Stan Wesley: Leadership

Today, I attended the first day of the UCCM True Roots Youth Gathering. It was a great experience today. Tomorrow. I think know it will be the same. The youth are great. I love hearing about their educational goals and dreams.

There was also others to learn from today as well. Elders. Chiefs. Leaders. Professionals.

One thing I learned today was that “Leadership” can be learned. Yes, that’s right. Nobody is “born” a leader… Okay, maybe some people are “born-natural” leaders. But what about those people that became/become leaders who were not always born as “leader material.”

The host of the youth gathering, Stan Wesley, said today to the group that anyone can learn to be a leader.

It dawned on me that I was one of those people that learned to be a leader. I never used to be out-spoken. I was the shy, quiet girl that sat near the back of the classroom. Rarely raised my hand to answer questions in class. One teacher in Grade 11 science class even took it to the next level when I raised my hand to answer a question in class one day. I remember this day clearly because the teacher stood at the front of the classroom. Dropped his chalk. Dropped his jaw. Looked at me and said,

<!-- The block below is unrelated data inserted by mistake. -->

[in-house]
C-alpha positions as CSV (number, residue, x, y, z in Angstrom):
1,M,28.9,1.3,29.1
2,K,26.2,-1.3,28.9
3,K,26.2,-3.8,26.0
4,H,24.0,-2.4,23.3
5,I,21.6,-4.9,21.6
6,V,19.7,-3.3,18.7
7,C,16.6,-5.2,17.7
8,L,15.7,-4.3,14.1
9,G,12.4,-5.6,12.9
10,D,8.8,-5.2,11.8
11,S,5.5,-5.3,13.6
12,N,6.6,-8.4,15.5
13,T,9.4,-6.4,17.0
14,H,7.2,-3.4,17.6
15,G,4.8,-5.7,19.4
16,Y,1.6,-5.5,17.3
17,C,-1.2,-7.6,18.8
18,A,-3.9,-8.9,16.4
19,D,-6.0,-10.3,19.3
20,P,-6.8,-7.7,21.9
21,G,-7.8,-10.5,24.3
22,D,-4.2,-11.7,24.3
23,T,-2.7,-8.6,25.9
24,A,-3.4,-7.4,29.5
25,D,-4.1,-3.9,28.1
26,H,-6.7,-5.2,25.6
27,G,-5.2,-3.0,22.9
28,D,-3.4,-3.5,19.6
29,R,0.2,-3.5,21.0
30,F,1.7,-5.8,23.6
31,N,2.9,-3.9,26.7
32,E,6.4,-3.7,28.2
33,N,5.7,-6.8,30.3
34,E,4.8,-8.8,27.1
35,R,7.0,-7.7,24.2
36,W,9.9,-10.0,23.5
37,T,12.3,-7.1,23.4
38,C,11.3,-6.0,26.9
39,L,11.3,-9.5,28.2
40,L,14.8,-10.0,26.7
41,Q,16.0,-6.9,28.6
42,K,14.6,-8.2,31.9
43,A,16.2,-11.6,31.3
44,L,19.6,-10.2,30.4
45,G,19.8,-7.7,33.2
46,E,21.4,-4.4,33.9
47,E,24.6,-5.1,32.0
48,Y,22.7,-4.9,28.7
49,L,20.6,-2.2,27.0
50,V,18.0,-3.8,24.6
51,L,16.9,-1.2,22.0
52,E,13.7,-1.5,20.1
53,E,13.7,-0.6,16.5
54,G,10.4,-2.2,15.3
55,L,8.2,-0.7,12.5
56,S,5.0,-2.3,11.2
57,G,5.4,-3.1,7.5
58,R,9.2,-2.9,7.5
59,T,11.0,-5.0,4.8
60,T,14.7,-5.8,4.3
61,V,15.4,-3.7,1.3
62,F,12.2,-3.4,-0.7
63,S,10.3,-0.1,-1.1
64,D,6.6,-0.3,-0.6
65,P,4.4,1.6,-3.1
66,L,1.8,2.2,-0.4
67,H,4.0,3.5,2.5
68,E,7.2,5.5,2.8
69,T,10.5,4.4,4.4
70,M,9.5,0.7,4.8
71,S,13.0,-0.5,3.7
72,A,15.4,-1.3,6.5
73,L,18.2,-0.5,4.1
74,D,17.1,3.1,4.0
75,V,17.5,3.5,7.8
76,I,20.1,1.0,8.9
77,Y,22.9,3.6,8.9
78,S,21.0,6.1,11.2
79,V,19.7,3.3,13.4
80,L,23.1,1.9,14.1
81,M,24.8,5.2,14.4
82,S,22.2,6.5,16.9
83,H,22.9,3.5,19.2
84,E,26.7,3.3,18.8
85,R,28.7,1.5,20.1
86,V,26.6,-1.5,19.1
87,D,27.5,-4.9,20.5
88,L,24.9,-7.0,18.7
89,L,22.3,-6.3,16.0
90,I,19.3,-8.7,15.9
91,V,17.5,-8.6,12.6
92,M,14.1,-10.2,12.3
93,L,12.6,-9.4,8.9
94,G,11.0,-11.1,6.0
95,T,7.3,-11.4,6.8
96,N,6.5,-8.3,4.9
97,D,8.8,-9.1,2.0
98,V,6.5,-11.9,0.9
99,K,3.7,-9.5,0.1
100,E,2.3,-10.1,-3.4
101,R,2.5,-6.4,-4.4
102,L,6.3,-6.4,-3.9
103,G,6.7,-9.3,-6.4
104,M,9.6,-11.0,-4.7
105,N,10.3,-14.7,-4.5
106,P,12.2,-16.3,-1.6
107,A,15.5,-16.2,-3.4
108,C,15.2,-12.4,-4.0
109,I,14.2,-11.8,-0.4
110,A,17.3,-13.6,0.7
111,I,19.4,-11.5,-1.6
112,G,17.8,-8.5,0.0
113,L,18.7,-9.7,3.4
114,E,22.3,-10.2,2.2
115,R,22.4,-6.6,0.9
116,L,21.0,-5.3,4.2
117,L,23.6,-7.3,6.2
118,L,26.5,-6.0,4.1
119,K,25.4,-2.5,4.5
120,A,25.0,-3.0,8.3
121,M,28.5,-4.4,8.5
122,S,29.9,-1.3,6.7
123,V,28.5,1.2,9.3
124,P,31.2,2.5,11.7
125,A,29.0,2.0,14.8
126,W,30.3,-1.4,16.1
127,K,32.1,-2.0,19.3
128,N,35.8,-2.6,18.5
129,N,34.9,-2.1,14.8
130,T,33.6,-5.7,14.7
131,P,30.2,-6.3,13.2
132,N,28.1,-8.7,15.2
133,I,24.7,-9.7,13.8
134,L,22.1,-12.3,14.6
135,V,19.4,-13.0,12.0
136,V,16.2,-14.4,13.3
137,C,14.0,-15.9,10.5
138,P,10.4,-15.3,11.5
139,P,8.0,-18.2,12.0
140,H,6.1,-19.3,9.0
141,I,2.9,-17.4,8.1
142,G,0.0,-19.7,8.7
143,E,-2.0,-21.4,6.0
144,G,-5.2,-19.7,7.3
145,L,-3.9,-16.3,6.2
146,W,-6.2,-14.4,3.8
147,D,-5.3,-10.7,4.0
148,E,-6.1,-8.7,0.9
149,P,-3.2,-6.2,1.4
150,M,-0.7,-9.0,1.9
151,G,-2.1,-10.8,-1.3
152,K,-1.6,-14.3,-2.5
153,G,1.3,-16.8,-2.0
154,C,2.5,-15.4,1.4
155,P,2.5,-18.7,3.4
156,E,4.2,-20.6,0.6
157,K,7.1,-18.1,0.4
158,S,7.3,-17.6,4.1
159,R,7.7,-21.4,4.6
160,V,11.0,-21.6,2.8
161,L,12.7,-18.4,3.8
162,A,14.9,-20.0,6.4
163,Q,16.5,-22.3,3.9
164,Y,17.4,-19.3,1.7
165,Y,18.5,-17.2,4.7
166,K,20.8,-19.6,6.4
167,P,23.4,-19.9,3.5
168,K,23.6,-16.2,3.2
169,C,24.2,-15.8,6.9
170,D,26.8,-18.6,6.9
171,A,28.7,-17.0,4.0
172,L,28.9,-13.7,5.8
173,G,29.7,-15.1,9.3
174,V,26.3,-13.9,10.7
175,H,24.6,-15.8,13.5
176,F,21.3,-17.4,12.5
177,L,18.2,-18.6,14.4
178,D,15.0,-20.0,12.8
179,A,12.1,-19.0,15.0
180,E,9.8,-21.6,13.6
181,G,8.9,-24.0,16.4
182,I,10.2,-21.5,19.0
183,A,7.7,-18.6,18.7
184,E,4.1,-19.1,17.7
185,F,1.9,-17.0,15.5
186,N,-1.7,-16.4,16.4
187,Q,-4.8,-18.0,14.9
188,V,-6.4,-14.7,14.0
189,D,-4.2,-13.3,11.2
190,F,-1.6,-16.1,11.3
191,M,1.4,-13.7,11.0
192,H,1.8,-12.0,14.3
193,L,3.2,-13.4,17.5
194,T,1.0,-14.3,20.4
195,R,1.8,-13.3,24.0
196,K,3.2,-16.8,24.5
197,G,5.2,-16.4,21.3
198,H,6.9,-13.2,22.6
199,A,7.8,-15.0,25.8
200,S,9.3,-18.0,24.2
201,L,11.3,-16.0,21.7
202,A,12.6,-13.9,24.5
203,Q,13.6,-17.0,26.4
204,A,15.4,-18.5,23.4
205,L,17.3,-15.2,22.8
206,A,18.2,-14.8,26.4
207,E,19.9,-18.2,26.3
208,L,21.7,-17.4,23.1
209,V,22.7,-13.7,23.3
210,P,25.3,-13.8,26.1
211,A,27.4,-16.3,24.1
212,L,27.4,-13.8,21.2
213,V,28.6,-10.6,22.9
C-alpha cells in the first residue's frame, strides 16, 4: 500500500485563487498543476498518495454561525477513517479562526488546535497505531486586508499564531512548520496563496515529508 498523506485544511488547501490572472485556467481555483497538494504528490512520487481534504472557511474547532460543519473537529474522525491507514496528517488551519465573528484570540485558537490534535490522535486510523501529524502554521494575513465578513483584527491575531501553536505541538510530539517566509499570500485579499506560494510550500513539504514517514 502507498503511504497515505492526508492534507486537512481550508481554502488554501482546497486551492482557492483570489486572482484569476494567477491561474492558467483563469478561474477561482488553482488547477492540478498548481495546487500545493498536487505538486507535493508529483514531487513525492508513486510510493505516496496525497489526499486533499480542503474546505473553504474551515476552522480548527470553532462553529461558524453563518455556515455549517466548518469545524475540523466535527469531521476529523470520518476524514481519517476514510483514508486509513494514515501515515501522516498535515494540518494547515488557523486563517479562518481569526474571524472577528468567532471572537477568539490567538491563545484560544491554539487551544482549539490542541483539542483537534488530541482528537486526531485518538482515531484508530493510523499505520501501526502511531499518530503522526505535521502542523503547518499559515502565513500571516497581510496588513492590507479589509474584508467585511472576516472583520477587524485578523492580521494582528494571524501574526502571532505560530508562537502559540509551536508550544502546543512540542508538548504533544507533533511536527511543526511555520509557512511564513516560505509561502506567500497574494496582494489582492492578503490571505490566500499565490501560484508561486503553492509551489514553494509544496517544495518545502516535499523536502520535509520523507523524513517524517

YOU talk!?

After that day I was even more afraid to put my hand up in class. I was in a mostly-white mostly-non-native advanced level science class. In other words, I was the only Native in this advanced level science class. I didn’t let that teacher’s reaction get to me. I continued to go to class. Mind you I continued to rarely answer questions in class. I still went. I ended up graduating from high school with the “Cultural Award” for achieving academic achievement and being involved in extra-curricular activities. Even after a car-accident where I was put back a year. Had to study harder and learn differently because of my acquired brain injury (I was in the hospital for a month, on a breathing ventilator and in a coma for 7 days, had double vision for 6 months and suffered from memory loss and today still suffer from hearing/vision loss/migraines).

The important thing here is that I didn’t let one person’s reaction get to me. I didn’t let people continue to think I had no voice. I learned the importance of education, and that is TO LEAD!

Because even though I could rarely raise my hand in class to answer questions, tomorrow I will stand in front of youth, elders, leaders, chiefs, professionals, and my peers… and lead them and guide them to inspire them and influence them on the importance of education and culture. Not just for myself, but for our entire nation!

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